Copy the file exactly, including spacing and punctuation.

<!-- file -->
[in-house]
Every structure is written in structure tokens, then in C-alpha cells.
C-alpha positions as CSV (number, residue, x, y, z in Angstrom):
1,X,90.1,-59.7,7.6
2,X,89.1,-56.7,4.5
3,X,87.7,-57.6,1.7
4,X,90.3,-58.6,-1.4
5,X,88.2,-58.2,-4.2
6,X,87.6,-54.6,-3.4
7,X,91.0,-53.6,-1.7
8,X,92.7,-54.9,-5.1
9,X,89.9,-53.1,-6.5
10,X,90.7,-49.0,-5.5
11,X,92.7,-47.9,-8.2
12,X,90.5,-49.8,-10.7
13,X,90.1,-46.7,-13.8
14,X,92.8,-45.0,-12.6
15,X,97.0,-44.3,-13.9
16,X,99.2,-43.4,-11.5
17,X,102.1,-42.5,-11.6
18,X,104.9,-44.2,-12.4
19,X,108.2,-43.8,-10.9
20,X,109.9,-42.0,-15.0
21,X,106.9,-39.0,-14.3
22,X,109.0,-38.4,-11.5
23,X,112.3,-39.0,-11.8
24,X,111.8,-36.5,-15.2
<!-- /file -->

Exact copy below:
[in-house]
Every structure is written in structure tokens, then in C-alpha cells.
C-alpha positions as CSV (number, residue, x, y, z in Angstrom):
1,X,90.1,-59.7,7.6
2,X,89.1,-56.7,4.5
3,X,87.7,-57.6,1.7
4,X,90.3,-58.6,-1.4
5,X,88.2,-58.2,-4.2
6,X,87.6,-54.6,-3.4
7,X,91.0,-53.6,-1.7
8,X,92.7,-54.9,-5.1
9,X,89.9,-53.1,-6.5
10,X,90.7,-49.0,-5.5
11,X,92.7,-47.9,-8.2
12,X,90.5,-49.8,-10.7
13,X,90.1,-46.7,-13.8
14,X,92.8,-45.0,-12.6
15,X,97.0,-44.3,-13.9
16,X,99.2,-43.4,-11.5
17,X,102.1,-42.5,-11.6
18,X,104.9,-44.2,-12.4
19,X,108.2,-43.8,-10.9
20,X,109.9,-42.0,-15.0
21,X,106.9,-39.0,-14.3
22,X,109.0,-38.4,-11.5
23,X,112.3,-39.0,-11.8
24,X,111.8,-36.5,-15.2